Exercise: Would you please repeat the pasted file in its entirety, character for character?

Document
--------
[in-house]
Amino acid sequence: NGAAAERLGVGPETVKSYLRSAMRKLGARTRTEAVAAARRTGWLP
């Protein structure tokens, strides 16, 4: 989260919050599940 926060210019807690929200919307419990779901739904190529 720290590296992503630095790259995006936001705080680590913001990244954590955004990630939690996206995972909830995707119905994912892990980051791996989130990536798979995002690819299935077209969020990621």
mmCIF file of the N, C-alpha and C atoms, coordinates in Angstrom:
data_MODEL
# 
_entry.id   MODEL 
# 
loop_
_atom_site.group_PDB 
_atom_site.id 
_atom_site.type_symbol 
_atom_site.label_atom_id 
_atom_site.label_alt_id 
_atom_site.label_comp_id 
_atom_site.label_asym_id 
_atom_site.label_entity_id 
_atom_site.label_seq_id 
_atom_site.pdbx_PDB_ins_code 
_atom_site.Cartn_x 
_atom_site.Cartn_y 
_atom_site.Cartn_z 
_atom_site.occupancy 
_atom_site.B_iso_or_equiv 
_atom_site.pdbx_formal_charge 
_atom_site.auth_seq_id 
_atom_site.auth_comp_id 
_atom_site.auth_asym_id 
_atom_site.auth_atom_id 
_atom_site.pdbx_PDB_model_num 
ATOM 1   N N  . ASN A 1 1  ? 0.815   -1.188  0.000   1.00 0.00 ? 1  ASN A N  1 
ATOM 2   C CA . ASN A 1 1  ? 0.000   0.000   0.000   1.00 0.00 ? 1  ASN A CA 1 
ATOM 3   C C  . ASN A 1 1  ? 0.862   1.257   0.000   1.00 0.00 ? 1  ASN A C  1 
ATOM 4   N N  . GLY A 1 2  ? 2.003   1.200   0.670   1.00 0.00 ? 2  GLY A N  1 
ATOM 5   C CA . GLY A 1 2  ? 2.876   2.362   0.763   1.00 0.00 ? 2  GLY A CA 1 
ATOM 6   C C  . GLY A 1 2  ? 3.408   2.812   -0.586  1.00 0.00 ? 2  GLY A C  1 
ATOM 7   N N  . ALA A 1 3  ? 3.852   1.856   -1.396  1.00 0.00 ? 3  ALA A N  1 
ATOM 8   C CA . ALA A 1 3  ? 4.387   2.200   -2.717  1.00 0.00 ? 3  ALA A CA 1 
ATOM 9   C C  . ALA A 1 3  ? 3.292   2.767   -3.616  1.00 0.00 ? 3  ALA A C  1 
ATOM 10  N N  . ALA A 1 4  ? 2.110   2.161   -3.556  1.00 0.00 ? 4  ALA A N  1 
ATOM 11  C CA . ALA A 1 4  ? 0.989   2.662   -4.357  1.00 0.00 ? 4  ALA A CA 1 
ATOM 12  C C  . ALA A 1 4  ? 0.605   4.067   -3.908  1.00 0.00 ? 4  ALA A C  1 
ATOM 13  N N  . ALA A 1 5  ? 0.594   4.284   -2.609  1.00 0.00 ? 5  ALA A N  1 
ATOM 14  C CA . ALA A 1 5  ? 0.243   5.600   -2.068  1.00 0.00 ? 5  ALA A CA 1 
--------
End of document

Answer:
[in-house]
Amino acid sequence: NGAAAERLGVGPETVKSYLRSAMRKLGARTRTEAVAAARRTGWLP
């Protein structure tokens, strides 16, 4: 989260919050599940 926060210019807690929200919307419990779901739904190529 720290590296992503630095790259995006936001705080680590913001990244954590955004990630939690996206995972909830995707119905994912892990980051791996989130990536798979995002690819299935077209969020990621």
mmCIF file of the N, C-alpha and C atoms, coordinates in Angstrom:
data_MODEL
# 
_entry.id   MODEL 
# 
loop_
_atom_site.group_PDB 
_atom_site.id 
_atom_site.type_symbol 
_atom_site.label_atom_id 
_atom_site.label_alt_id 
_atom_site.label_comp_id 
_atom_site.label_asym_id 
_atom_site.label_entity_id 
_atom_site.label_seq_id 
_atom_site.pdbx_PDB_ins_code 
_atom_site.Cartn_x 
_atom_site.Cartn_y 
_atom_site.Cartn_z 
_atom_site.occupancy 
_atom_site.B_iso_or_equiv 
_atom_site.pdbx_formal_charge 
_atom_site.auth_seq_id 
_atom_site.auth_comp_id 
_atom_site.auth_asym_id 
_atom_site.auth_atom_id 
_atom_site.pdbx_PDB_model_num 
ATOM 1   N N  . ASN A 1 1  ? 0.815   -1.188  0.000   1.00 0.00 ? 1  ASN A N  1 
ATOM 2   C CA . ASN A 1 1  ? 0.000   0.000   0.000   1.00 0.00 ? 1  ASN A CA 1 
ATOM 3   C C  . ASN A 1 1  ? 0.862   1.257   0.000   1.00 0.00 ? 1  ASN A C  1 
ATOM 4   N N  . GLY A 1 2  ? 2.003   1.200   0.670   1.00 0.00 ? 2  GLY A N  1 
ATOM 5   C CA . GLY A 1 2  ? 2.876   2.362   0.763   1.00 0.00 ? 2  GLY A CA 1 
ATOM 6   C C  . GLY A 1 2  ? 3.408   2.812   -0.586  1.00 0.00 ? 2  GLY A C  1 
ATOM 7   N N  . ALA A 1 3  ? 3.852   1.856   -1.396  1.00 0.00 ? 3  ALA A N  1 
ATOM 8   C CA . ALA A 1 3  ? 4.387   2.200   -2.717  1.00 0.00 ? 3  ALA A CA 1 
ATOM 9   C C  . ALA A 1 3  ? 3.292   2.767   -3.616  1.00 0.00 ? 3  ALA A C  1 
ATOM 10  N N  . ALA A 1 4  ? 2.110   2.161   -3.556  1.00 0.00 ? 4  ALA A N  1 
ATOM 11  C CA . ALA A 1 4  ? 0.989   2.662   -4.357  1.00 0.00 ? 4  ALA A CA 1 
ATOM 12  C C  . ALA A 1 4  ? 0.605   4.067   -3.908  1.00 0.00 ? 4  ALA A C  1 
ATOM 13  N N  . ALA A 1 5  ? 0.594   4.284   -2.609  1.00 0.00 ? 5  ALA A N  1 
ATOM 14  C CA . ALA A 1 5  ? 0.243   5.600   -2.068  1.00 0.00 ? 5  ALA A CA 1 